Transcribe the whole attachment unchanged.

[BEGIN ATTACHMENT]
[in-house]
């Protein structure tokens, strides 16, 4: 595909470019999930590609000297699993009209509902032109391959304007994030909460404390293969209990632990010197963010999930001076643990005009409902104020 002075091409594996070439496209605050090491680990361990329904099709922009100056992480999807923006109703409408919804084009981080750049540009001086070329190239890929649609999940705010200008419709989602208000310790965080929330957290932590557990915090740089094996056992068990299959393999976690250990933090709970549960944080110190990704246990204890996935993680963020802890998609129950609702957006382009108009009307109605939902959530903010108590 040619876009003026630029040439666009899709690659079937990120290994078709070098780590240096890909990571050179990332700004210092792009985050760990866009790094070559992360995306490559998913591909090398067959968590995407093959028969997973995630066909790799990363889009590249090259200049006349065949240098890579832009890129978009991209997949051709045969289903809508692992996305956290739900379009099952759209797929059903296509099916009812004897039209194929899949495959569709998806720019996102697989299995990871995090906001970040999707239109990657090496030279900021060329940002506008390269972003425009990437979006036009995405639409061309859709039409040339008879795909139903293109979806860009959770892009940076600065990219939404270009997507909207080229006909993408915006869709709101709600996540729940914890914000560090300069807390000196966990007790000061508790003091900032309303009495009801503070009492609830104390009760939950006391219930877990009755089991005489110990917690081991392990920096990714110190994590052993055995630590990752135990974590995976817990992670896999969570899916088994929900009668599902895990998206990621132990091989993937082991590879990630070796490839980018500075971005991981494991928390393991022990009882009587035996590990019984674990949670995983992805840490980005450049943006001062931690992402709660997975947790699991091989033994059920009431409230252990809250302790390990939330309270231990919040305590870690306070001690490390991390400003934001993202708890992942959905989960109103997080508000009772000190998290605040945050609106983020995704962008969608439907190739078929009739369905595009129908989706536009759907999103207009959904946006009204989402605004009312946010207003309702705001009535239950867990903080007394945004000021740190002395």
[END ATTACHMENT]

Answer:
[in-house]
């Protein structure tokens, strides 16, 4: 595909470019999930590609000297699993009209509902032109391959304007994030909460404390293969209990632990010197963010999930001076643990005009409902104020 002075091409594996070439496209605050090491680990361990329904099709922009100056992480999807923006109703409408919804084009981080750049540009001086070329190239890929649609999940705010200008419709989602208000310790965080929330957290932590557990915090740089094996056992068990299959393999976690250990933090709970549960944080110190990704246990204890996935993680963020802890998609129950609702957006382009108009009307109605939902959530903010108590 040619876009003026630029040439666009899709690659079937990120290994078709070098780590240096890909990571050179990332700004210092792009985050760990866009790094070559992360995306490559998913591909090398067959968590995407093959028969997973995630066909790799990363889009590249090259200049006349065949240098890579832009890129978009991209997949051709045969289903809508692992996305956290739900379009099952759209797929059903296509099916009812004897039209194929899949495959569709998806720019996102697989299995990871995090906001970040999707239109990657090496030279900021060329940002506008390269972003425009990437979006036009995405639409061309859709039409040339008879795909139903293109979806860009959770892009940076600065990219939404270009997507909207080229006909993408915006869709709101709600996540729940914890914000560090300069807390000196966990007790000061508790003091900032309303009495009801503070009492609830104390009760939950006391219930877990009755089991005489110990917690081991392990920096990714110190994590052993055995630590990752135990974590995976817990992670896999969570899916088994929900009668599902895990998206990621132990091989993937082991590879990630070796490839980018500075971005991981494991928390393991022990009882009587035996590990019984674990949670995983992805840490980005450049943006001062931690992402709660997975947790699991091989033994059920009431409230252990809250302790390990939330309270231990919040305590870690306070001690490390991390400003934001993202708890992942959905989960109103997080508000009772000190998290605040945050609106983020995704962008969608439907190739078929009739369905595009129908989706536009759907999103207009959904946006009204989402605004009312946010207003309702705001009535239950867990903080007394945004000021740190002395």